Testament of Youth - directed by James Kent, starring Alicia Vikander, Kit Harington.
Vera Brittain’s memoir Testament of Youth was published in 1933, and was - and is – acclaimed as a classic. It tells the story of upper-middle-class Vera, who shocks her parents by wanting to go to University. This is in 1913.
Less shocked than the oldies are Vera’s closest friends – her brother Edward and his two best buddies, Victor and Roland. Roland in particular is extremely supportive of Vera’s intellectual ambitions. He’s an aspiring poet himself, and urges Vera to become a writer.
Now clearly when Vera Brittain wrote Testament of Youth, this was quite a big deal. Women a hundred years ago were actively discouraged from doing anything apart from look for a suitable, supportive husband.
In background, ominous war-noises are rumbling. Once it happens, all the young men in Vera’s life feel impelled to get into it. It’ll be an adventure, they think, and it will all be over by Christmas.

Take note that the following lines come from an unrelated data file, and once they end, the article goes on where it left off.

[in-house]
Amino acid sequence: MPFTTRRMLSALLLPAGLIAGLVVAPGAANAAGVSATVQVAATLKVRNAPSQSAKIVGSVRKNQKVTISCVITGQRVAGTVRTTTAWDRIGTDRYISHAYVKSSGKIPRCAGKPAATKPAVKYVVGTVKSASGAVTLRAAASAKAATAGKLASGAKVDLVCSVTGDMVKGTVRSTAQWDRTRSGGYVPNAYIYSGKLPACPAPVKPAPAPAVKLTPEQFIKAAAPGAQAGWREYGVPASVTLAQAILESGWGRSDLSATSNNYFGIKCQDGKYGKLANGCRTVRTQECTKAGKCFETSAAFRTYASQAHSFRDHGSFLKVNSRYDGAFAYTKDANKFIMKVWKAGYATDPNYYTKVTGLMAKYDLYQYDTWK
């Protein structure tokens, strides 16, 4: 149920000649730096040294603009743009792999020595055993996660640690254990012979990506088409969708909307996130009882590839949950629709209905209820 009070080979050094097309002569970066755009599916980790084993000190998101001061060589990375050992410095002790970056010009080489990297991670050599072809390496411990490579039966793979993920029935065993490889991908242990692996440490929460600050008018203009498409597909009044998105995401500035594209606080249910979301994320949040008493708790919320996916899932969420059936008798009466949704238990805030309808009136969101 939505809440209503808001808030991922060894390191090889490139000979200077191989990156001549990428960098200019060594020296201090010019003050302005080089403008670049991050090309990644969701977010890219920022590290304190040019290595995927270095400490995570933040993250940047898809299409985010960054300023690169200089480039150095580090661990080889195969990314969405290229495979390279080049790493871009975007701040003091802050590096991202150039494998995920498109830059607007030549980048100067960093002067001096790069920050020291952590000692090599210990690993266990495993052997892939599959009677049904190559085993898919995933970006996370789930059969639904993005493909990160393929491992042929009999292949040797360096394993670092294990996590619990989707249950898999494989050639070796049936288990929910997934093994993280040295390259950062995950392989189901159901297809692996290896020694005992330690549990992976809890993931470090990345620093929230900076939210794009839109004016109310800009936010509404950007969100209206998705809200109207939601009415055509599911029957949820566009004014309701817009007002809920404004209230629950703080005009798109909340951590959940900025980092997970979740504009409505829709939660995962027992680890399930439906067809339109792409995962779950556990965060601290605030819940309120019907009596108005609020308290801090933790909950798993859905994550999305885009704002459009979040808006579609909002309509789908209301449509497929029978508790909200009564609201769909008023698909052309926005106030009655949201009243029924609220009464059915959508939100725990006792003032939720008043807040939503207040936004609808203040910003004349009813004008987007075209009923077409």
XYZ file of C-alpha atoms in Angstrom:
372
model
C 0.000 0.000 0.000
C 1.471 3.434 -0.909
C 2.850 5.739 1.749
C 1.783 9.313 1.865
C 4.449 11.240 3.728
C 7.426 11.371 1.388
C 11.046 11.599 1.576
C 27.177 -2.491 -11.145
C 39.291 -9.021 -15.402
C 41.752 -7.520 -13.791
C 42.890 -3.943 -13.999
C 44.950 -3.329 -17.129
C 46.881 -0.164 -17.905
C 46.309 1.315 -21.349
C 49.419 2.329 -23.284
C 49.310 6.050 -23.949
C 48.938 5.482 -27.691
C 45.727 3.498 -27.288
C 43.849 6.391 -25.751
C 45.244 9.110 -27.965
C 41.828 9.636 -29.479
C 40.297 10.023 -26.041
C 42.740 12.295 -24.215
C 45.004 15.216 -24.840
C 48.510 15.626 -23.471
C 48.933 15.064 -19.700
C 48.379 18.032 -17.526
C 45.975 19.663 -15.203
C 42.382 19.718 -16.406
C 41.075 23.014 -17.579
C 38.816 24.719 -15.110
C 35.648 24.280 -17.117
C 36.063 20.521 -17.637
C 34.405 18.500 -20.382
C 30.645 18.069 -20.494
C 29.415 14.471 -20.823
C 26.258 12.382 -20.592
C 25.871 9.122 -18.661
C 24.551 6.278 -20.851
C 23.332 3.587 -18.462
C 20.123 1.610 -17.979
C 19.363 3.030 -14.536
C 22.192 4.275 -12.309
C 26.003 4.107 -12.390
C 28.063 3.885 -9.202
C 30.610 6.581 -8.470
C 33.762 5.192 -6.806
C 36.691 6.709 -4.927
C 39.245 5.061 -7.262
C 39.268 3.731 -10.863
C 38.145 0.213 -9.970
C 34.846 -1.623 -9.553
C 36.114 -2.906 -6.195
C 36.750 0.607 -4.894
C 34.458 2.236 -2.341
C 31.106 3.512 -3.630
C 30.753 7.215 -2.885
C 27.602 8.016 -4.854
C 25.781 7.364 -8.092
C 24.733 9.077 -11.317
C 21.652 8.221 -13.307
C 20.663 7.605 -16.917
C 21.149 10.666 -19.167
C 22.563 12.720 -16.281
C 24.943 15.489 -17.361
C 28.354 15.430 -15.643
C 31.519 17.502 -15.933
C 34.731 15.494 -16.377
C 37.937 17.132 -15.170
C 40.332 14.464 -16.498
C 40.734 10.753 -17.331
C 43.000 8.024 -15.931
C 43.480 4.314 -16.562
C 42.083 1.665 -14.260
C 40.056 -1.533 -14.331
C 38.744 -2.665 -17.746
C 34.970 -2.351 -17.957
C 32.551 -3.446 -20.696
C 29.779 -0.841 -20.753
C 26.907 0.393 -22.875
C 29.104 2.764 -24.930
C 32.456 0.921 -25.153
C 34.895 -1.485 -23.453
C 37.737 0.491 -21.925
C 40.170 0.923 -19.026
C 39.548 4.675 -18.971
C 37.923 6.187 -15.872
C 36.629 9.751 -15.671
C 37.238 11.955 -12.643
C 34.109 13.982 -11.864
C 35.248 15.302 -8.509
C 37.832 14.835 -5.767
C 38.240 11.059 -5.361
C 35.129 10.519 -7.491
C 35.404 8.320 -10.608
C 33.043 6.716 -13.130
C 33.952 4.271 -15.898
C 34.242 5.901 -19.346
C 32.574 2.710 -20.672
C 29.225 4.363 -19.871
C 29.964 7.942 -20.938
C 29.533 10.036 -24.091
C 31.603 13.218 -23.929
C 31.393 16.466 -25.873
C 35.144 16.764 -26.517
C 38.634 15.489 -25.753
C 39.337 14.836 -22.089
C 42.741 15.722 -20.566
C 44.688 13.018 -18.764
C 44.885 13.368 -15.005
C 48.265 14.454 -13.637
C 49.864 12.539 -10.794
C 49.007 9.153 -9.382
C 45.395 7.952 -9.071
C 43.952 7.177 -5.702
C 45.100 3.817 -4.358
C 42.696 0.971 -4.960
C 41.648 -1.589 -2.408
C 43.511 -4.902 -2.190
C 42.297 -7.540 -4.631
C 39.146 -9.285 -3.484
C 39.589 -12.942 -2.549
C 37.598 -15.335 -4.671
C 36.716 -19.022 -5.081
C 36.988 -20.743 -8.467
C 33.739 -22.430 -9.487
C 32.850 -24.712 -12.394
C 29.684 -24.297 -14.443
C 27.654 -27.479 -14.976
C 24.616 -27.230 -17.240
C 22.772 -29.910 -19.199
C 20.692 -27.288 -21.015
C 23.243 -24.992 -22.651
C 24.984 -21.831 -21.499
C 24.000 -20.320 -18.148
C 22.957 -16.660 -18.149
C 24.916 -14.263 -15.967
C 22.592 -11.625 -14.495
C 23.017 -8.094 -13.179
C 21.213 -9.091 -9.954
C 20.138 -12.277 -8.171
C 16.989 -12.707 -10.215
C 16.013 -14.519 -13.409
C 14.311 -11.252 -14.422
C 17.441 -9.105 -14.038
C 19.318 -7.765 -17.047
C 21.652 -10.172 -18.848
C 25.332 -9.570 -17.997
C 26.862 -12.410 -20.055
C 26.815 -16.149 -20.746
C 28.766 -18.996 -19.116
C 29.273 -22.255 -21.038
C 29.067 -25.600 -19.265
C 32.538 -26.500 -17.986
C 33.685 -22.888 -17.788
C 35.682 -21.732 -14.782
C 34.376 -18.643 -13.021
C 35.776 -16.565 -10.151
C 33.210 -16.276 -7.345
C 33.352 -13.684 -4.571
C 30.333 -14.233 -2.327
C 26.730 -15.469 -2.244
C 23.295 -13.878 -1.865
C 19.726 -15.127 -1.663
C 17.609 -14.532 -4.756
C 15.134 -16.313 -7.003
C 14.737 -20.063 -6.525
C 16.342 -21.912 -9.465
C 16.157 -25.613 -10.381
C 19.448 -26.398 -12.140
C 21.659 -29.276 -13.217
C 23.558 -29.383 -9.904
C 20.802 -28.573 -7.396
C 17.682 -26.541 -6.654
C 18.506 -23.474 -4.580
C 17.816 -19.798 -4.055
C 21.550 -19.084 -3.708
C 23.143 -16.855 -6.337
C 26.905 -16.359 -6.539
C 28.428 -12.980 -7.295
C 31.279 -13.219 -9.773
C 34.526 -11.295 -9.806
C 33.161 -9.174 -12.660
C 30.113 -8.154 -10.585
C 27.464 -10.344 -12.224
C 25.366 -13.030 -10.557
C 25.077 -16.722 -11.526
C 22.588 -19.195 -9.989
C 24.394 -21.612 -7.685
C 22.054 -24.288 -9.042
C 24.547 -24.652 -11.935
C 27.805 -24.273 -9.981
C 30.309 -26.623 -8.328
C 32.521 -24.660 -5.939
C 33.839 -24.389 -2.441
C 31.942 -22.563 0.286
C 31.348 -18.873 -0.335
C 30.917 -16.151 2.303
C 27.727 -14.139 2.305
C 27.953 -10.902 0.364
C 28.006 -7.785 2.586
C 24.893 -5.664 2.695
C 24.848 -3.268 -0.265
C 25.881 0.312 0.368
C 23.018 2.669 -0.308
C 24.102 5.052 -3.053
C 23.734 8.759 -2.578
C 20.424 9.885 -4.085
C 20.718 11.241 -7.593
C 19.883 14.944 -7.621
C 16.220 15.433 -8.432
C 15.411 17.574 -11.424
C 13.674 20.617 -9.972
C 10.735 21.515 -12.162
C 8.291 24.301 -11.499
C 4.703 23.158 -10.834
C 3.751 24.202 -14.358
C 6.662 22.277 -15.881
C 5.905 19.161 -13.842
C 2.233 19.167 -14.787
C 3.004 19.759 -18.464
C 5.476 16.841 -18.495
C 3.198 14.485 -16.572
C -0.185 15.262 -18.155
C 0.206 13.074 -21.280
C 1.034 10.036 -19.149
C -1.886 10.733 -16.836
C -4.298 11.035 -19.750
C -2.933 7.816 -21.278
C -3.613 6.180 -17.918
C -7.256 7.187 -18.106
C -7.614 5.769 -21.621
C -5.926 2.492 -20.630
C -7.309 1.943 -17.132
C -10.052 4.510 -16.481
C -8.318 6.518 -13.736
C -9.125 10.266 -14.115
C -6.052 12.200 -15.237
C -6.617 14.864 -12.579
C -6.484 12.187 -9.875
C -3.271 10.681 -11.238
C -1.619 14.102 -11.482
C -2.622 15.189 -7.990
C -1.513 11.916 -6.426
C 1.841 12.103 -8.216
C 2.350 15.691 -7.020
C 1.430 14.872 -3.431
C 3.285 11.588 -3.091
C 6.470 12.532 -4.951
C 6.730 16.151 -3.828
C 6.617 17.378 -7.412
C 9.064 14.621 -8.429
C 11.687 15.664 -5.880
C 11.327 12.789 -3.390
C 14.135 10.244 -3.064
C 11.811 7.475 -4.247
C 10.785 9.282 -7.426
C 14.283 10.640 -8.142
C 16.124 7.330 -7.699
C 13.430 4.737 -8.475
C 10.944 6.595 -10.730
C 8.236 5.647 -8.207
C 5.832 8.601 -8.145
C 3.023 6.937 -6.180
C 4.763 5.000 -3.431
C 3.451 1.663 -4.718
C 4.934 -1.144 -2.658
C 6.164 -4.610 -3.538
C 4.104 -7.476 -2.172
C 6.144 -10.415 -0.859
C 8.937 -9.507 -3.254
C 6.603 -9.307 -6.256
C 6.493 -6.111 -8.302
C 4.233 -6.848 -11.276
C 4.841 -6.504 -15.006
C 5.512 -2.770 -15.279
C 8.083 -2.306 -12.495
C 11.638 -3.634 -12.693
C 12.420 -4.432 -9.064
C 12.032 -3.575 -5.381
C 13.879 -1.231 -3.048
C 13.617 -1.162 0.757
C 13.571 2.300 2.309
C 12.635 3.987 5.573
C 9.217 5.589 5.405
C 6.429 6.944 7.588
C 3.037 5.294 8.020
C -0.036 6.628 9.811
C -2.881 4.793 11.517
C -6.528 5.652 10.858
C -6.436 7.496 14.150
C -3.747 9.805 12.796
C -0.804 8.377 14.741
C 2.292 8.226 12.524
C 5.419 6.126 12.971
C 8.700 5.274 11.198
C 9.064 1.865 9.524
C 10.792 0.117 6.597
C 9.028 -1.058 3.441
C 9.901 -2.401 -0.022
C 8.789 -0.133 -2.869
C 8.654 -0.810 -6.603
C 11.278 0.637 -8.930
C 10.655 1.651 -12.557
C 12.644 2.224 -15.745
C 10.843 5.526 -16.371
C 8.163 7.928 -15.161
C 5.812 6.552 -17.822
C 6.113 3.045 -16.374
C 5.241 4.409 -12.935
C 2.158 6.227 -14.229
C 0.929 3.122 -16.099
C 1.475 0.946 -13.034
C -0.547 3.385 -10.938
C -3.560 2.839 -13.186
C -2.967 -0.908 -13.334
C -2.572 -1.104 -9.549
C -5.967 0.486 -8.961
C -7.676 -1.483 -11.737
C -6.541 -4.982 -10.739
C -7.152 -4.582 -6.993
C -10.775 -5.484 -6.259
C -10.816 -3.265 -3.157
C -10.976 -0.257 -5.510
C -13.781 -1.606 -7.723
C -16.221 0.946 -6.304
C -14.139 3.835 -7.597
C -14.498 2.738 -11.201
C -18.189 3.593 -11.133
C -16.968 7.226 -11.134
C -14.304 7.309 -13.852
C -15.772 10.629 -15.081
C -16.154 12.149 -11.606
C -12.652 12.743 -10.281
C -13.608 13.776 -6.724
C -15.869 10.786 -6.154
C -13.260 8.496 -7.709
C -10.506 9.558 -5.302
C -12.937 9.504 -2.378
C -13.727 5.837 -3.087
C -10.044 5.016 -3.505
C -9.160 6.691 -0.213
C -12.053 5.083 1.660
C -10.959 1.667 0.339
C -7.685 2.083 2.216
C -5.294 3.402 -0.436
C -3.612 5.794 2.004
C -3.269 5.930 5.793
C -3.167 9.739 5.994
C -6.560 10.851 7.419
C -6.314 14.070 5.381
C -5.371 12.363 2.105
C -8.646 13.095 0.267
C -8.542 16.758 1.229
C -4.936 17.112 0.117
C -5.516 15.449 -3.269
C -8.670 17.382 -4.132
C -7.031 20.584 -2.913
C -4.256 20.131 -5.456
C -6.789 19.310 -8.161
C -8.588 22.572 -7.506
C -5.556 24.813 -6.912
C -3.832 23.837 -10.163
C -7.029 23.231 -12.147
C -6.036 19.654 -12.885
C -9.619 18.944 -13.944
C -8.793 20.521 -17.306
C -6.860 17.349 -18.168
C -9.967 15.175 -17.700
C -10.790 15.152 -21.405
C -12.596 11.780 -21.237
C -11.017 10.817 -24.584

In other words the first hour and a bit of Testament of Youth is like the first ten minutes of just about every First World War film, book and TV series ever made. I assume this is because the original book was such a game-changer that it affected every subsequent telling of this story.
I’m guessing that Testament of Youth - following Vera Brittain’s transition from participant in the War to passionate pacifist - must have earned its classic status through Brittain’s skill and talent as a writer.
And good writing is just about the hardest thing to translate into a movie.
Essentially Testament of Youth is a film depending on the reputation of the original book. And like most literary adaptations, the plot alone isn’t enough to sustain it. Often the best advice in these cases is “flick the flick, get out the book”. As it is here.